The Human Equation
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|The Human Equation|
|Studio album by|
|Released||25 May 2004|
|Recorded||October 2003–March 2004|
|Label||Inside Out Music|
|Arjen Anthony Lucassen chronology|
The Human Equation is the sixth album from the progressive rock project Ayreon by Dutch musician Arjen Anthony Lucassen, released on 25 May 2004 via Inside Out Music. As with other Ayreon albums, it features guest appearances from several musicians previously unrelated to the project, including James LaBrie of Dream Theater, Mikael Åkerfeldt of Opeth, Eric Clayton of Saviour Machine, and Devin Townsend, performing music arranged and written by Lucassen.
As with nearly every Ayreon album, it is a concept album with each character being portrayed by one singer. However unlike previous albums, The Human Equation is not a sci-fi story but take place almost entirely in the mind of a character called Me (played by LaBrie) who is in a coma after a car accident, with each song consisting of one day spent in coma. While his Wife (Marcela Bovio) and Best Friend (Lucassen) are at his side in the real world, Me, trapped in his own mind, encounters representations of his own feelings and recall his life from his childhood to his accident.
The album was released in three different editions: a regular edition with two CDs, a Special Edition with two CDs and a DVD, and a Limited Deluxe Edition with two CDs, a DVD and a 36-page booklet. The album peaked at #7 at Dutch Albums Chart and at #50 at Germany Albums Top 50. The album was also released on vinyl in December 2012.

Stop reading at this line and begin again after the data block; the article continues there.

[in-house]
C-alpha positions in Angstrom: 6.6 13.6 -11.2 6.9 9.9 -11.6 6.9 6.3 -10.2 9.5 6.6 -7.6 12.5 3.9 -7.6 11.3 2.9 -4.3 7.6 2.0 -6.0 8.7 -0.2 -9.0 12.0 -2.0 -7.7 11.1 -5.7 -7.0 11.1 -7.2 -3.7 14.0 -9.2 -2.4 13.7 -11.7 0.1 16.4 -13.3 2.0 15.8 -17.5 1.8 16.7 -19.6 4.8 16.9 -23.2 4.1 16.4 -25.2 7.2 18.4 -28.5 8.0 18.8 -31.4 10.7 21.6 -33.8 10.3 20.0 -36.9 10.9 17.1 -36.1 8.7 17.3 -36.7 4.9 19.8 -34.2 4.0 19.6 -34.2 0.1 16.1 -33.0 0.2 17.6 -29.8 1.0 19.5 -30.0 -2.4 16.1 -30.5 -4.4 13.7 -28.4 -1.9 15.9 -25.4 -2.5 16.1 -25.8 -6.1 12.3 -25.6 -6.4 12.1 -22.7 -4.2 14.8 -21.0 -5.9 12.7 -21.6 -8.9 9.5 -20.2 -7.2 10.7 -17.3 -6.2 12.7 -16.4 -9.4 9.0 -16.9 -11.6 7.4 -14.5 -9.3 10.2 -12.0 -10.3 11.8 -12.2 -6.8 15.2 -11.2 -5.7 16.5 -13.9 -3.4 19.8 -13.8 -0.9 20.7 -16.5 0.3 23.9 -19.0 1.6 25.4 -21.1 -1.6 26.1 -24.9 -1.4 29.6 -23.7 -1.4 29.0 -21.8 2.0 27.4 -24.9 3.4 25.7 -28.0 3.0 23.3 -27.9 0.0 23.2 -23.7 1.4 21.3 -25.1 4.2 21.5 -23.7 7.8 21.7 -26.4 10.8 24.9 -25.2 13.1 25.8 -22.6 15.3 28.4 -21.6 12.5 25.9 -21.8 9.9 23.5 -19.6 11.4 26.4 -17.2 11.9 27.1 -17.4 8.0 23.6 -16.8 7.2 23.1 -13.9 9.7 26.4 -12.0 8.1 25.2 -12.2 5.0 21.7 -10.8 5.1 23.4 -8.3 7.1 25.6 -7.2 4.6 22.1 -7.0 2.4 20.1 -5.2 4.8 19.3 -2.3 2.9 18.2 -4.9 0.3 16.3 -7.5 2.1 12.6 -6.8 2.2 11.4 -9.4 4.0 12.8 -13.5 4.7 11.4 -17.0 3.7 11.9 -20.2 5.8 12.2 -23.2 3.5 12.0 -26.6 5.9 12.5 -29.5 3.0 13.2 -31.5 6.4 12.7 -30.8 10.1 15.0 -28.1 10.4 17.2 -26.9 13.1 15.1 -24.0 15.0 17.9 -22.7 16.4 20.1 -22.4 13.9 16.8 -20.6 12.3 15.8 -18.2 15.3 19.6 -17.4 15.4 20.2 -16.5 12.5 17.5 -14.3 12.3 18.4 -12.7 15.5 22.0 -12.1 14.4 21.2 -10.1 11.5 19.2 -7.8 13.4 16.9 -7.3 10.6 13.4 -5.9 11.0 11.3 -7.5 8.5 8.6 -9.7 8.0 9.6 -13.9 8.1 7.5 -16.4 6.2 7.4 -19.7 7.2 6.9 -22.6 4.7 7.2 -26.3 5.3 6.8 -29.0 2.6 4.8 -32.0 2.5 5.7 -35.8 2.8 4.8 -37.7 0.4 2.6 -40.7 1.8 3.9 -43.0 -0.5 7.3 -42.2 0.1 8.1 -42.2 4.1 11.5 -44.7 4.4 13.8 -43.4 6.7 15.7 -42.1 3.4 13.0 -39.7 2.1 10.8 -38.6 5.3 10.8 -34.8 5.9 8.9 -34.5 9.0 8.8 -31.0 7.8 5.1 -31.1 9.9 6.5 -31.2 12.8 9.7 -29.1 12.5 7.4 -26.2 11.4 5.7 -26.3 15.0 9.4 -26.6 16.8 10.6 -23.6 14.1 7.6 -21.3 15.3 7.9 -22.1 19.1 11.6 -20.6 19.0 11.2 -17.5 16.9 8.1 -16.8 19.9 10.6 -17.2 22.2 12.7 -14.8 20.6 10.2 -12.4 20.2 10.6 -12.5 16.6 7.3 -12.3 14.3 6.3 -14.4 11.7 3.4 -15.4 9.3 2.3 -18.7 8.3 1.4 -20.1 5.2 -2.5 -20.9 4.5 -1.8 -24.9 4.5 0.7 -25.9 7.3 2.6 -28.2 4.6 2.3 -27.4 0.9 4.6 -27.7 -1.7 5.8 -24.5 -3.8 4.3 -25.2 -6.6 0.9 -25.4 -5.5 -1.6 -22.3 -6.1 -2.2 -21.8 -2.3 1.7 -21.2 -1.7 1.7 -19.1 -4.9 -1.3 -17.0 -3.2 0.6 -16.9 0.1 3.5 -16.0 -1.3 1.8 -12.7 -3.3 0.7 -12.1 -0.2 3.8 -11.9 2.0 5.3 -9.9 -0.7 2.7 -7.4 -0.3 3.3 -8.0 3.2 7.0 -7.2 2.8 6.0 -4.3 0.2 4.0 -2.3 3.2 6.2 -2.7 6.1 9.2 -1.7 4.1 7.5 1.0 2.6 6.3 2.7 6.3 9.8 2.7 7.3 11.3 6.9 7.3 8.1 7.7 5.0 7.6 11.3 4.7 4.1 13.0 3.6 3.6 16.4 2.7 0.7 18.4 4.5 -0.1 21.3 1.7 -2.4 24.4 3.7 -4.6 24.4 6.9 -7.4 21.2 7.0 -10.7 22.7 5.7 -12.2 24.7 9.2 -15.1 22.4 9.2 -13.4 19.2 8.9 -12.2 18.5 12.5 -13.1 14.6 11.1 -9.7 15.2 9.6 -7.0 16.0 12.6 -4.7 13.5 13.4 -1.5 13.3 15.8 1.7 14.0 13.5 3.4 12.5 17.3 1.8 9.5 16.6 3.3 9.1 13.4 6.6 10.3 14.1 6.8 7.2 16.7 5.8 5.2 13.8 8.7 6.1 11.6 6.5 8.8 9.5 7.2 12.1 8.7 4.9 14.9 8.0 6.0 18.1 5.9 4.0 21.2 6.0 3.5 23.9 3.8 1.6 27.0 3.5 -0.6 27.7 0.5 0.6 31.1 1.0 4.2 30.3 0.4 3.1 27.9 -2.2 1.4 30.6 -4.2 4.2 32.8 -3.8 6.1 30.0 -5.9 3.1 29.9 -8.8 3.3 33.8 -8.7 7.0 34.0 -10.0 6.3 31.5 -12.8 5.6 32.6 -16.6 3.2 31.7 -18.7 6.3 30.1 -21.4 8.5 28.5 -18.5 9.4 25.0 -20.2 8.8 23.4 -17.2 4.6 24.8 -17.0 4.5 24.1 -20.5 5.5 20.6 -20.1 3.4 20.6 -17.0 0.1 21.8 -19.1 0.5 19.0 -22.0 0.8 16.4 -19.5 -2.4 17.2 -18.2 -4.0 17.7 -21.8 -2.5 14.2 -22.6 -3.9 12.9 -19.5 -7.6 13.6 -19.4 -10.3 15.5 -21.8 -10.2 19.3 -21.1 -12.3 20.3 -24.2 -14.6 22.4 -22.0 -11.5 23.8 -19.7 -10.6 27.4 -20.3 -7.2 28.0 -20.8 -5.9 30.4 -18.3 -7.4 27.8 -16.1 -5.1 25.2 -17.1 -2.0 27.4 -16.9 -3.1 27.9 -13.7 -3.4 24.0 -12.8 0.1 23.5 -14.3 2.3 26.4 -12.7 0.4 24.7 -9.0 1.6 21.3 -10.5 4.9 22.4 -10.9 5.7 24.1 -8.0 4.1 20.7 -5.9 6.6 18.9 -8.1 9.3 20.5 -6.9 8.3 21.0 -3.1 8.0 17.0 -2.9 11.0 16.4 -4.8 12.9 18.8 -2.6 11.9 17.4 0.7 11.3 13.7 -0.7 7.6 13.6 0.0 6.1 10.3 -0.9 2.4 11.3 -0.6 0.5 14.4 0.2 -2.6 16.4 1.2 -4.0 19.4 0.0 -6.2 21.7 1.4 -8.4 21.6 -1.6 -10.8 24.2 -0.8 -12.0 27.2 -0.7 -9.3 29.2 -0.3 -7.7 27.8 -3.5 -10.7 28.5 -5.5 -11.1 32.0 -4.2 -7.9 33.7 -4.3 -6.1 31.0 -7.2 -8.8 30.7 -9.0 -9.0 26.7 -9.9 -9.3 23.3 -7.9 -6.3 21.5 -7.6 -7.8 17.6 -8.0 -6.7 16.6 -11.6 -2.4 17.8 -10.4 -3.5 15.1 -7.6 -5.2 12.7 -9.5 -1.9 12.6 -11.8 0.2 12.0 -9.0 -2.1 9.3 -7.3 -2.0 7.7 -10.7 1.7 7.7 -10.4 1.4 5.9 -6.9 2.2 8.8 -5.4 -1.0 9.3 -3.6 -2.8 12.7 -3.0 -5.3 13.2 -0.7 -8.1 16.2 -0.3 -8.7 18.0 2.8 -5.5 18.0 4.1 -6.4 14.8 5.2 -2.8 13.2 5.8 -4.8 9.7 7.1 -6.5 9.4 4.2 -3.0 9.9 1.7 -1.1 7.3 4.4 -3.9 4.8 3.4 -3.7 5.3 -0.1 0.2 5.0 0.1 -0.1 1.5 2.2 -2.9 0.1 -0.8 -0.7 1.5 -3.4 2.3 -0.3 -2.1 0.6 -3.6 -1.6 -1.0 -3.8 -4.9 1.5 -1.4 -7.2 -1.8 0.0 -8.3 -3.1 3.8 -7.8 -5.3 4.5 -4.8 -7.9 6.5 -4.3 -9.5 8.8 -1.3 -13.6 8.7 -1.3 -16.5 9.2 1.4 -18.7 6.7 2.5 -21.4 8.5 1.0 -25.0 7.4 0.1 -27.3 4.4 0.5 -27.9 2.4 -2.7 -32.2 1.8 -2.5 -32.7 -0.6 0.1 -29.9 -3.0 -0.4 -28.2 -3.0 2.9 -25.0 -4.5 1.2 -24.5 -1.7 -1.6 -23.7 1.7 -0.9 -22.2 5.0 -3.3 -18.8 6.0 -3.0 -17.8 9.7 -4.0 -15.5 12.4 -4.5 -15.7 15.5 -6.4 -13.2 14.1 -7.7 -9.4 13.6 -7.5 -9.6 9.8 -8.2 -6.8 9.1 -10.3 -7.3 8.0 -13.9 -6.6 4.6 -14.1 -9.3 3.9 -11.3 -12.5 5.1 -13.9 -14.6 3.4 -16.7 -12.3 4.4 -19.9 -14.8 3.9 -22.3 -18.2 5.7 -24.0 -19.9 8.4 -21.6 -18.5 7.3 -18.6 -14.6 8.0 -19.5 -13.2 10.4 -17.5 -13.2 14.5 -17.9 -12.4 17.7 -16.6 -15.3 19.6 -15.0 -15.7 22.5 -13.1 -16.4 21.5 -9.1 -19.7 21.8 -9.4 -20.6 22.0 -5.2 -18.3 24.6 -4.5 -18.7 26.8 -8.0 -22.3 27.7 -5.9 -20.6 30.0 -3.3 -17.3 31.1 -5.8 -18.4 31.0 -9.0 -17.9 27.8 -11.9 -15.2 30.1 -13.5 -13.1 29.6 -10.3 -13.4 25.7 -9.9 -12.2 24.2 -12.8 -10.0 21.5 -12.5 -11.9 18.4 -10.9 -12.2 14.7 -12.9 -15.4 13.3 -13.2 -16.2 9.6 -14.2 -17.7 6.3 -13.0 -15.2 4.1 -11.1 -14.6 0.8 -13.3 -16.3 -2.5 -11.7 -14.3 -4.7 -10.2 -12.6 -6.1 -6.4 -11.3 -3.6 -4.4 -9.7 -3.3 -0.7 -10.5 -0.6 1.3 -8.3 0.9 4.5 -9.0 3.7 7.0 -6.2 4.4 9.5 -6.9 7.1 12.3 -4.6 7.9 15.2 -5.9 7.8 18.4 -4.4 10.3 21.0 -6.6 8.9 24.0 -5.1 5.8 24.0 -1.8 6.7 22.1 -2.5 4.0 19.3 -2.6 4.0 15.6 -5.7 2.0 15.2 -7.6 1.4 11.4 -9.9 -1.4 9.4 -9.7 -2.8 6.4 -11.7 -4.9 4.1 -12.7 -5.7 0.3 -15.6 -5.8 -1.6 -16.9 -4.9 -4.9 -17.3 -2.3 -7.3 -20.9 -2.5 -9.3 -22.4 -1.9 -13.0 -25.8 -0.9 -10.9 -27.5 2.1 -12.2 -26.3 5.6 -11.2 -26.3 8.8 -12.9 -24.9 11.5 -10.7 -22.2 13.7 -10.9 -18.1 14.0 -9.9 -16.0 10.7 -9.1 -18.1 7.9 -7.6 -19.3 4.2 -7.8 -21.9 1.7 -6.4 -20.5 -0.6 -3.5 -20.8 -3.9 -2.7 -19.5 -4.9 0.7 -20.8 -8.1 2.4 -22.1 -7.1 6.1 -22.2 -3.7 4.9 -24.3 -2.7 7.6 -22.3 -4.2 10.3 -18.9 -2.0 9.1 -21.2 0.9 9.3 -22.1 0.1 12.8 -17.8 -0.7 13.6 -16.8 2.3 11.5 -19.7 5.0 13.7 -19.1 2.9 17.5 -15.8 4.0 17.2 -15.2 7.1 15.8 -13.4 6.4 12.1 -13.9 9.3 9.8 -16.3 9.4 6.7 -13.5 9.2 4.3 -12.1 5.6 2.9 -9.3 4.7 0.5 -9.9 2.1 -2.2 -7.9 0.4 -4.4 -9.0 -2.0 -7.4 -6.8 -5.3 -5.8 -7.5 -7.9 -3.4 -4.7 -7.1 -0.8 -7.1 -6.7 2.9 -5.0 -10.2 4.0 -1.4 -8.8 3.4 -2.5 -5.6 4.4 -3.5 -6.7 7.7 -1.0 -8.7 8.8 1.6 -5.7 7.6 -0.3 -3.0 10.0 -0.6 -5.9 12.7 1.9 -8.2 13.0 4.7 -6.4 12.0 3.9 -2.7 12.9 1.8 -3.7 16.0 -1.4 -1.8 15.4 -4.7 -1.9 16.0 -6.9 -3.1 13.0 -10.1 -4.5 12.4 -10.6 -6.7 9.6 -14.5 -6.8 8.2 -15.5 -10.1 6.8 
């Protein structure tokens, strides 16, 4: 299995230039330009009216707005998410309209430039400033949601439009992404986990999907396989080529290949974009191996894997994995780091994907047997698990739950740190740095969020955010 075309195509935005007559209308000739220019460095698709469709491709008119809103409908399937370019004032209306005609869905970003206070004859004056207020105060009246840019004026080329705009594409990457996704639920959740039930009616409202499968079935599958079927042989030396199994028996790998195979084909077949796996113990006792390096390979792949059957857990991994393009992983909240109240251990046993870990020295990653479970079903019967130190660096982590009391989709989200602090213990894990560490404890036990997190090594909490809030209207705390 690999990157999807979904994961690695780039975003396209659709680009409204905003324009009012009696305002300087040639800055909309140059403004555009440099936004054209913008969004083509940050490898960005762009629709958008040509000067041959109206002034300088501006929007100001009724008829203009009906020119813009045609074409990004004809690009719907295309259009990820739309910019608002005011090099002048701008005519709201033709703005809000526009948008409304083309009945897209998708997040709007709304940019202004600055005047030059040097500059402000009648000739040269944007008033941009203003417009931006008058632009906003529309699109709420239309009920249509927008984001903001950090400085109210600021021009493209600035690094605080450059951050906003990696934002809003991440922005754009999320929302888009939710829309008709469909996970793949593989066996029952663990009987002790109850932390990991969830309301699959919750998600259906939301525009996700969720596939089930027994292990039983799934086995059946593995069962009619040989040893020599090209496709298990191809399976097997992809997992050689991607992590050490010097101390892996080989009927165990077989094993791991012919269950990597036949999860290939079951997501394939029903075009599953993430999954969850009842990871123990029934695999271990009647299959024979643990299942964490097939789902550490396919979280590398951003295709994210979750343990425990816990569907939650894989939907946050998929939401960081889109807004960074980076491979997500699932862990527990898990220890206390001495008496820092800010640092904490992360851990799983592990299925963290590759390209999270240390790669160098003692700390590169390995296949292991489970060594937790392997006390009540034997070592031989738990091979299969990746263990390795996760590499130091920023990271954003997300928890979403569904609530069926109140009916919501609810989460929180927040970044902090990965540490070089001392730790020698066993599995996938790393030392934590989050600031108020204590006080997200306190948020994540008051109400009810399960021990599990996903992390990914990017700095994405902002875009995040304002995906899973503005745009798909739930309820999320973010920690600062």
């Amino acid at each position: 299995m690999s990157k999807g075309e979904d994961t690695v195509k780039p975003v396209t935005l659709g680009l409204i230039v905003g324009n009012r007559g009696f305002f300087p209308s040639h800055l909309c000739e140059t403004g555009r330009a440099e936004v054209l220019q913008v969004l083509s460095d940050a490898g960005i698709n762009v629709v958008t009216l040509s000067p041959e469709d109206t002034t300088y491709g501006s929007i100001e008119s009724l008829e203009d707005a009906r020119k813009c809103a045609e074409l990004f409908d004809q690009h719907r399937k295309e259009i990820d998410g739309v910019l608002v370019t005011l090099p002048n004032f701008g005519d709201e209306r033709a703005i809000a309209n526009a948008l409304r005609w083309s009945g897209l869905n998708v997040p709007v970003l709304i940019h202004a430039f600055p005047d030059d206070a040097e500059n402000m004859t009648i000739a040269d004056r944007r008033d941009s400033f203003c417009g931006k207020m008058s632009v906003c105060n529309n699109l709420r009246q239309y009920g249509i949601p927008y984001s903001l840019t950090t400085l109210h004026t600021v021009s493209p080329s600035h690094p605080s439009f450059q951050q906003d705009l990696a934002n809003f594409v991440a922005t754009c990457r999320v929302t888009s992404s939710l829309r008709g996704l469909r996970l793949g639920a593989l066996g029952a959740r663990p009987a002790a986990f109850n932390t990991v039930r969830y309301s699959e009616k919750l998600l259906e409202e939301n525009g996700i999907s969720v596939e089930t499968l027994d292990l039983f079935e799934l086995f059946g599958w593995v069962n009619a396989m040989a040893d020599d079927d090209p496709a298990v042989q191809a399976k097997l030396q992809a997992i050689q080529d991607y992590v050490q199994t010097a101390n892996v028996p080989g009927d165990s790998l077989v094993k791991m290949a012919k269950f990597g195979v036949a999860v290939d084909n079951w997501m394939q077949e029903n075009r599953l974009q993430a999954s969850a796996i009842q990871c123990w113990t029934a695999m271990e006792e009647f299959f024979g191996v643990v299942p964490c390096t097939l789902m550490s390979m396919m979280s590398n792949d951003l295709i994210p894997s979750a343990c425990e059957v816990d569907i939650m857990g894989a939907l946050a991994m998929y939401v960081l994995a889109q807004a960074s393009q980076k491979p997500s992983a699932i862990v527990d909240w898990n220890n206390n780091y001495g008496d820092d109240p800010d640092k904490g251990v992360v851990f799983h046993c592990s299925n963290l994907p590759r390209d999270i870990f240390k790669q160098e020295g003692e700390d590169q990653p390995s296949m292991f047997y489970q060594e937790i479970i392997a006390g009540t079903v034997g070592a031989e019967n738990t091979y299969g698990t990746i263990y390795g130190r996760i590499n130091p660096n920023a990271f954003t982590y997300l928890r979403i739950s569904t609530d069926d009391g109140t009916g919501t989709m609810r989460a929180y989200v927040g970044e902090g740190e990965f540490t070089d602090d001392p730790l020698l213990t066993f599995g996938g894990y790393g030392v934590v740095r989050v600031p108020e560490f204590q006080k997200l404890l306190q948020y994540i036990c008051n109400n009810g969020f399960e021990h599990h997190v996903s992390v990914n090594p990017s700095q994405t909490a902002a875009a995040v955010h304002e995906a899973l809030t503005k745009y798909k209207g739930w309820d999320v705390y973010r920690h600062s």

The Human Equation is one of the few Ayreon albums in which Lucassen did not write all the lyrics (the others are Into the Electric Castle and The Theory of Everything): Townsend wrote all lyrics for his character Rage, while Heather Findlay of Mostly Autumn and Devon Graves of Deadsoul Tribe also wrote some of the lyrics for their characters, Love and Agony. The albums marks the first collaboration between Lucassen and Bovio, selected by Lucassen via an internet female singing contest to play Wife. The following year, Bovio and Lucassen created together progressive/symphonic metal band Stream of Passion.
Concept and storyline
The album explores the idea of psychological rebirth, and follows the story of a man who, after falling into a coma following a car accident, is confronted with his past, his emotions, and his current situation as he lays trapped inside his own mind. The circumstances surrounding the accident are mysterious, as the man ("Me", portrayed by James LaBrie) ploughed into a tree on a deserted road in broad daylight. Following this, he slips into a twenty-day coma, with each day represented by a single song. Each song follows a slightly different format, though there are major common themes, such as the presence of Me's manifest emotions in his dream world including Fear (Mikael Åkerfeldt), Reason (Eric Clayton), and Pride (Magnus Ekwall); the presence of Me's Wife (Marcela Bovio) Best Friend (Arjen Anthony Lucassen) at his bedside; and the past events that Me is forced to reflect on.
The plot builds from Me’s early broken state to his eventual rebirth as a new and better man. His own dark past, in which he suffered beneath an abusive Father (Mike Baker), was driven to become merciless by school bullies, and eventually betrayed his closest friend for his own benefit; is intertwined with the plot surrounding Wife and Best Friend, eventually revealing the cause of the accident: Me had witnessed the two sharing an intimate moment, and had swerved his car into a tree in his despair. The three eventually come clean and forgive each other, leading Me to conquer his negative emotions and escape his nightmarish prison.